It’s been a while since I wrote my Twitter profile (go on, read it), but it’s one I’m still quite happy with, at least until this week, when a perceptive follower (thanks Derek!) asked what the ‘breakthrough moment’ it mentions would actually look like to me. My first reaction was to reply ‘a book deal’ because isn’t that what I’ve wanted since starting my first novel in 2003? Isn’t that what any writer of full-length fiction really really wants?
But hang on a minute. That ambition was born eight years ago. In that time I’ve written a lot, learned a lot and changed my work status more than once. Then there are the changes sweeping through the publishing industry. Maybe it’s time to take another look at the Holy Grail of the novelist and see if it’s still measuring up.
A book deal, if you ask me, gets its cachet of ultimate accolade on two counts.
The first is recognition, the second recompense. Recognition, that is, of my
work, beyond my personal circle or group of peers. Recompense as a way of
measuring success is arguably part of recognition. Of course it also has the
huge advantage of paying the bills. Signing with a major publisher gets my work out there and the money coming in. QED.
But is it that simple? I’ve met lots of authors who have had book deals which have fallen short of expectation, leaving them still waiting for the breakthrough moment. There are also rumblings from a number of acquaintances with very respectable deals about the money being less and the work on marketing and platform building taking much longer than they expected. And there’s the nub. Every publisher from the big six down asks authors to use social networks, build platforms arrange blog tours and book signings. A contract with a publisher no longer means sitting back and waiting for them to sell the books. Aside from distribution to bookshops, most marketing is in the hands of the author. And big publishers will still make healthy advances, but probably only if you already have a huge public following or some other claim to fame.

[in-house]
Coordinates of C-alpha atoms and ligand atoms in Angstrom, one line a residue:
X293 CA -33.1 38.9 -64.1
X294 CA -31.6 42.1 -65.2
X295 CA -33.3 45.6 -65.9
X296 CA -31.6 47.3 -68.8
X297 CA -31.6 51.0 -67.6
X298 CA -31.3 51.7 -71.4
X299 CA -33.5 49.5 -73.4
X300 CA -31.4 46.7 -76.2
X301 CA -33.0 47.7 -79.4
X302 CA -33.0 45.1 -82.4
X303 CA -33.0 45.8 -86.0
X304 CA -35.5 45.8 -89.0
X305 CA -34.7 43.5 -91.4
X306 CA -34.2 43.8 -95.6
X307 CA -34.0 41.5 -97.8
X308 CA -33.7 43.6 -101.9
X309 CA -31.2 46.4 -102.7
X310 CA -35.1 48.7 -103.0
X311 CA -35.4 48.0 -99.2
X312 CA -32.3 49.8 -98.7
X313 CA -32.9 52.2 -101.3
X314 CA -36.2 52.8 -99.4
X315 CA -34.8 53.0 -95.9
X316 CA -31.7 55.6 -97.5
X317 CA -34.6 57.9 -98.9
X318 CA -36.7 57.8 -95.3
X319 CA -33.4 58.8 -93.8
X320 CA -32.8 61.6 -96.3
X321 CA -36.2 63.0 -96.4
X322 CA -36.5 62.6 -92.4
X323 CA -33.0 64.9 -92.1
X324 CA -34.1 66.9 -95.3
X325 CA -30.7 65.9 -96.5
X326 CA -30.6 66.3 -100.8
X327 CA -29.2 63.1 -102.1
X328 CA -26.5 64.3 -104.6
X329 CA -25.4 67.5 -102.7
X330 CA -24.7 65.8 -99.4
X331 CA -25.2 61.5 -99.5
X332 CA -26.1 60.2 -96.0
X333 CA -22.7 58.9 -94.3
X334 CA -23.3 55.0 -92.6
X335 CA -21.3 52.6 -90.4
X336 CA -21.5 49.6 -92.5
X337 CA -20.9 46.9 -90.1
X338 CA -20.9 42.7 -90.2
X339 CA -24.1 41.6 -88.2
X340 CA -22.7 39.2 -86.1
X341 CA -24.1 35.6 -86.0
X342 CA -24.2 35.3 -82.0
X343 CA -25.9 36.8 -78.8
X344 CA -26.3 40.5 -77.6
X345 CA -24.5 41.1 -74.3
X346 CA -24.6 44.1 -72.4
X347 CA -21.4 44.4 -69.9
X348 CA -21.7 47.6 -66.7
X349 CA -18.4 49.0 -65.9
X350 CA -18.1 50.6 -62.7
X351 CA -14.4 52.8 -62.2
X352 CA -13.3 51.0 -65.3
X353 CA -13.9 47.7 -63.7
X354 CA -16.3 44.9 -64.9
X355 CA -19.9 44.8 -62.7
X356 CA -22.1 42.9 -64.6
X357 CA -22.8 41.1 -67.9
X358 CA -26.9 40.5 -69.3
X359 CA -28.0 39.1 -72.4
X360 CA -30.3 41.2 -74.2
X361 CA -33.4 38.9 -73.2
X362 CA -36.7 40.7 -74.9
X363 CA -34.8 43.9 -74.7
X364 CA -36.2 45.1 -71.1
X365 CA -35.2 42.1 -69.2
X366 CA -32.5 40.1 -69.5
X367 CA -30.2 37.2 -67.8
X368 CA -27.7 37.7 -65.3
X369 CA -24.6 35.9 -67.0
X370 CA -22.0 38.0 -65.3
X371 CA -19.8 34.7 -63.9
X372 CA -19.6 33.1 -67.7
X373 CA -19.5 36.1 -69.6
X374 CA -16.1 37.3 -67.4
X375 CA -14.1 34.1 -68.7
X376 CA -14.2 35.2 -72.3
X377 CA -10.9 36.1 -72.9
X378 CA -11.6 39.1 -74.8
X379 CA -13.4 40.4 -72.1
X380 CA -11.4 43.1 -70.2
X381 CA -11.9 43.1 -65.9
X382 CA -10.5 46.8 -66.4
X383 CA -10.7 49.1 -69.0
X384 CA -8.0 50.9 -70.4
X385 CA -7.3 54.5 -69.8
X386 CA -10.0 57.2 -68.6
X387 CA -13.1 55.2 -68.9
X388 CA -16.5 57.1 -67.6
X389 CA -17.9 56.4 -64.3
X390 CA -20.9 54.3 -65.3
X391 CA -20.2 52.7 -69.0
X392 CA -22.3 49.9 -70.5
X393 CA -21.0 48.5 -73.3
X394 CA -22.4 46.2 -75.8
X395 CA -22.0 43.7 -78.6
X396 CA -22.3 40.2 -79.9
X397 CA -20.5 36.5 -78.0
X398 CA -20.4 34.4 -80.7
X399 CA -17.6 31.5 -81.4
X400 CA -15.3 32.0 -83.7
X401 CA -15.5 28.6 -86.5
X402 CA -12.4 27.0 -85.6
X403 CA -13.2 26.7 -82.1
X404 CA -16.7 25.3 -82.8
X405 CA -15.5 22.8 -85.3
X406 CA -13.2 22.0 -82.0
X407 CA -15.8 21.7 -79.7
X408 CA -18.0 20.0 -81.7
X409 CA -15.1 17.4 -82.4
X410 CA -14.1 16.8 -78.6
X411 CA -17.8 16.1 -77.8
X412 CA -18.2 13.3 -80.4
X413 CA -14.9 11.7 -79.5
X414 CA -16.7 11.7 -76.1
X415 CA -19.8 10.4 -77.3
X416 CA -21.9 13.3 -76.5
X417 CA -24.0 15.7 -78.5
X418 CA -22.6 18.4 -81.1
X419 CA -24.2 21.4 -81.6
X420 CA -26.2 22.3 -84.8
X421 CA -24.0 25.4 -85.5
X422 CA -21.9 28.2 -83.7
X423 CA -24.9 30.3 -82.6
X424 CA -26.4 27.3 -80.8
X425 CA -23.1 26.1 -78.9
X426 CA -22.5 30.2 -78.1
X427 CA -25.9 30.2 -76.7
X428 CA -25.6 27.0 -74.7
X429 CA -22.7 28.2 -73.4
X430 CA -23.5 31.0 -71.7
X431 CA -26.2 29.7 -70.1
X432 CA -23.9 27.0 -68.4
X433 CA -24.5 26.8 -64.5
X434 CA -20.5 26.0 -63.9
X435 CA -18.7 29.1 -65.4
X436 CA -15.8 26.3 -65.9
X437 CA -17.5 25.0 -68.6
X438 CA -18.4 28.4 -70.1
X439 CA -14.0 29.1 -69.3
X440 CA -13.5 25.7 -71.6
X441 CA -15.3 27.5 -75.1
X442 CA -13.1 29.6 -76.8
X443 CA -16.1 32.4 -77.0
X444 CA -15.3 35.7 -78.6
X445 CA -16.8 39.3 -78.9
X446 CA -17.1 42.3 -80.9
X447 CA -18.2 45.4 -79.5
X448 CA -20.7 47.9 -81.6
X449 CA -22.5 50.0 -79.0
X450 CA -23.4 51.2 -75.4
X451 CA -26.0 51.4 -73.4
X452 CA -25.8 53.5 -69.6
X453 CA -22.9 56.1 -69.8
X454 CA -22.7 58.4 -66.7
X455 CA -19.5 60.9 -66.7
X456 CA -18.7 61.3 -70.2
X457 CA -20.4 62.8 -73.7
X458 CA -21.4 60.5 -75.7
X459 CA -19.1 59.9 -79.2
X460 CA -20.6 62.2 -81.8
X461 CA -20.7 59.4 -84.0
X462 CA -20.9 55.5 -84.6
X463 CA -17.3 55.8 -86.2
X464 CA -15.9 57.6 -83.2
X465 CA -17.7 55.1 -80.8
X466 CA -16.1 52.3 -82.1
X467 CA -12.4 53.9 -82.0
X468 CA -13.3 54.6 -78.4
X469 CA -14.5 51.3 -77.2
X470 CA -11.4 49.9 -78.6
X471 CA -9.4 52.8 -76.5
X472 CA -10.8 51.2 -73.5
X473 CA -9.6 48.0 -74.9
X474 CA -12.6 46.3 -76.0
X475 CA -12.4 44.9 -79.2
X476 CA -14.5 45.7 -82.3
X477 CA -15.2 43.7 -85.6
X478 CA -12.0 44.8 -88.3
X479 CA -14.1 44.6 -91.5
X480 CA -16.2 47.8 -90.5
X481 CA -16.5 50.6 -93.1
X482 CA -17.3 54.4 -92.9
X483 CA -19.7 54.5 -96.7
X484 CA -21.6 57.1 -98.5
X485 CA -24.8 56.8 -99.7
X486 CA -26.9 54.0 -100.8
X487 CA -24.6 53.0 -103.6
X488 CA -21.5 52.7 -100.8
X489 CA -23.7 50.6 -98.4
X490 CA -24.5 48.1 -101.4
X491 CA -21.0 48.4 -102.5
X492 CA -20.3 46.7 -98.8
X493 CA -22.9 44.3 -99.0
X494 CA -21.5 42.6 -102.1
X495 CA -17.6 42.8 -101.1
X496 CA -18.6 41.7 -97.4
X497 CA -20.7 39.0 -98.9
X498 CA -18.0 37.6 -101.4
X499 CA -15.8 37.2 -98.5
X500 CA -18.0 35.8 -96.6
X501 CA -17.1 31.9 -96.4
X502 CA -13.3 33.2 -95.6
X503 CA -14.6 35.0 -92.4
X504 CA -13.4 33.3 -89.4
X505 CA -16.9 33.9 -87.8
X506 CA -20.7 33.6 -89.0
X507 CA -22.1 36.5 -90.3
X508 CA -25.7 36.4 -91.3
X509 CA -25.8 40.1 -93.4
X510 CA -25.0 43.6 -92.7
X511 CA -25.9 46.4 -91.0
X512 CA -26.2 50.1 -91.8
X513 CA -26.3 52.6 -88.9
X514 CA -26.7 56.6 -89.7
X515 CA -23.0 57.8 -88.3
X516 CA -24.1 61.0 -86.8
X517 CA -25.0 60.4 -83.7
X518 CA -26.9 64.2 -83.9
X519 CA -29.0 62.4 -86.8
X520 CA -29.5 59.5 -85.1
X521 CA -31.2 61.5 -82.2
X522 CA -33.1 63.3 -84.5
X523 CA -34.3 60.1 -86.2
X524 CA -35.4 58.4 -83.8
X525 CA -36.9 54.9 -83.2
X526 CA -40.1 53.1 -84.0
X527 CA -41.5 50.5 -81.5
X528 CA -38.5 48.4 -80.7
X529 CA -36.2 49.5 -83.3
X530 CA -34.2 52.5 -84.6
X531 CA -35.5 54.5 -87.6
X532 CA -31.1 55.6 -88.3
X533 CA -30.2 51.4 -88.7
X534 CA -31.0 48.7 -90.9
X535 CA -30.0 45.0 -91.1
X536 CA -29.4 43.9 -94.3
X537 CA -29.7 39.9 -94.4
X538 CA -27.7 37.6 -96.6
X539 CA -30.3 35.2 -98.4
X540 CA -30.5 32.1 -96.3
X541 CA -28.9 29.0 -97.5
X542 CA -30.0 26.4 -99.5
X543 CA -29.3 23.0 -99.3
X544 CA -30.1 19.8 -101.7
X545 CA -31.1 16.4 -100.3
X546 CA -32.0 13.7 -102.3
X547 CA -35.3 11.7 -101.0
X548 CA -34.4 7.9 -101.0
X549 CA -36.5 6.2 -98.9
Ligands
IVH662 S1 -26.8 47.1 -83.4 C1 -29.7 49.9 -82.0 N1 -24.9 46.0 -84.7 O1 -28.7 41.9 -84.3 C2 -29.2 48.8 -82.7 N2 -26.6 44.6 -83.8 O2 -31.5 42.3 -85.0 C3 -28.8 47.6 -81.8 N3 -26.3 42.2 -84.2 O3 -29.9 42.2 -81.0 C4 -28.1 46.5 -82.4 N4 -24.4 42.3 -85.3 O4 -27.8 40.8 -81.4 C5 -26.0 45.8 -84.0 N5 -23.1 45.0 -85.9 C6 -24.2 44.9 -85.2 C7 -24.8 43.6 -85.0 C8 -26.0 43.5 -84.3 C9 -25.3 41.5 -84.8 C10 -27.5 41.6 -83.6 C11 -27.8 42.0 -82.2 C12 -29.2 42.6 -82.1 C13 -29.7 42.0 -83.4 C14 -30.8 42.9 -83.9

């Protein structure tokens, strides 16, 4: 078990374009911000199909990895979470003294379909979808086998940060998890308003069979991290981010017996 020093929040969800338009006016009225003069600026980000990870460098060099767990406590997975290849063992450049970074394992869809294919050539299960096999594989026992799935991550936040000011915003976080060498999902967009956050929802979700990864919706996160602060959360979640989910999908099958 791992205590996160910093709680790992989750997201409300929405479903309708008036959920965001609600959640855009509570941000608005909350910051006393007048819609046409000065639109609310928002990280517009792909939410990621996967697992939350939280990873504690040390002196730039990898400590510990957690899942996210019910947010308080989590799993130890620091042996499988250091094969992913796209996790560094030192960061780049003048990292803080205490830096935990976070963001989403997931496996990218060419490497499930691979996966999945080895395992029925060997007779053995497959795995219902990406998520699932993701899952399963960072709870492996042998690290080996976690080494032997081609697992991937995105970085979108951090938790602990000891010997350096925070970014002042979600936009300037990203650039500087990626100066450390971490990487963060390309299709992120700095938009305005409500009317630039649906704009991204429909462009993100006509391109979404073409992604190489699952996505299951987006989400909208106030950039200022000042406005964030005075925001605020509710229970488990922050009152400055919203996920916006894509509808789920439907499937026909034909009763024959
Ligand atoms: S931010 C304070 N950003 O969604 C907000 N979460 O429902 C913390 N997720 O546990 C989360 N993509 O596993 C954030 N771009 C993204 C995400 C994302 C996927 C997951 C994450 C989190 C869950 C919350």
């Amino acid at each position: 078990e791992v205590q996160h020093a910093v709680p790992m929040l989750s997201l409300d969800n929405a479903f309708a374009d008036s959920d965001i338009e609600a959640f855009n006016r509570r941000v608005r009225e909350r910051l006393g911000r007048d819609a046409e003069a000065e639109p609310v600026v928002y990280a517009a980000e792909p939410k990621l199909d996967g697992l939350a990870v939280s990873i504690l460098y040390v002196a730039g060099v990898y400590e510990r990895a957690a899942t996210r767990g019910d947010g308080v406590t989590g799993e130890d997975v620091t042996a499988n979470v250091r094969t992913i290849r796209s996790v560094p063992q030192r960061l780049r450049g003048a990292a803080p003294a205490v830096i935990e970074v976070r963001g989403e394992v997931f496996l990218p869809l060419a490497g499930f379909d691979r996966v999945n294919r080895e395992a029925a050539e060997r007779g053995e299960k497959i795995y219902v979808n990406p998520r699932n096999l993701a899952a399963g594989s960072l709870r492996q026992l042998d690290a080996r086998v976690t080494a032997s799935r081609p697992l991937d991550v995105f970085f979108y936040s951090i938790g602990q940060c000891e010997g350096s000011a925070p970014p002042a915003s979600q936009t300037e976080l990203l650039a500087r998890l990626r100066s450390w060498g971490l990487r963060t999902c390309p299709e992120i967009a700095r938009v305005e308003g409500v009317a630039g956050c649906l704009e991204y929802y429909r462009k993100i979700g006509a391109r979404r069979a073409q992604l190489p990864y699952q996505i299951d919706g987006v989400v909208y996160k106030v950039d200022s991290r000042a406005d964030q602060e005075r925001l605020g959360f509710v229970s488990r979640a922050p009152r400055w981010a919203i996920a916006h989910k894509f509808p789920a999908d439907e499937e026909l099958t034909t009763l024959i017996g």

Looking back over eight years I can also see I’ve achieved quite a lot already in the way of recognition (shortlistings, prizes, the odd publication) and while in
charge of a commercial golf blog, for a while I even had a small income from
writing. More importantly, partly as a result of work interests but mainly
because I think it’s fun, I have ended up already building a platform here, on Twitter and to a lesser extent on Facebook.
I think you can see where this is leading. I would still like the vindication of
a book deal – and the bigger the better. On the other hand, there are now many
more ways to skin the publishing cat. With the huge success of e-readers, e-publishing is becoming the norm, and in the e-publishing world, the line between commercial and self-publishing is increasingly fuzzy: new models are evolving all the time in which author, agent and publisher may share or swap roles.
To sum up, the audience is out there, the technology to reach it is readily available. The income might be modest, but it would be mine. The future, some might say, is in my own hands. So what exactly am I waiting for?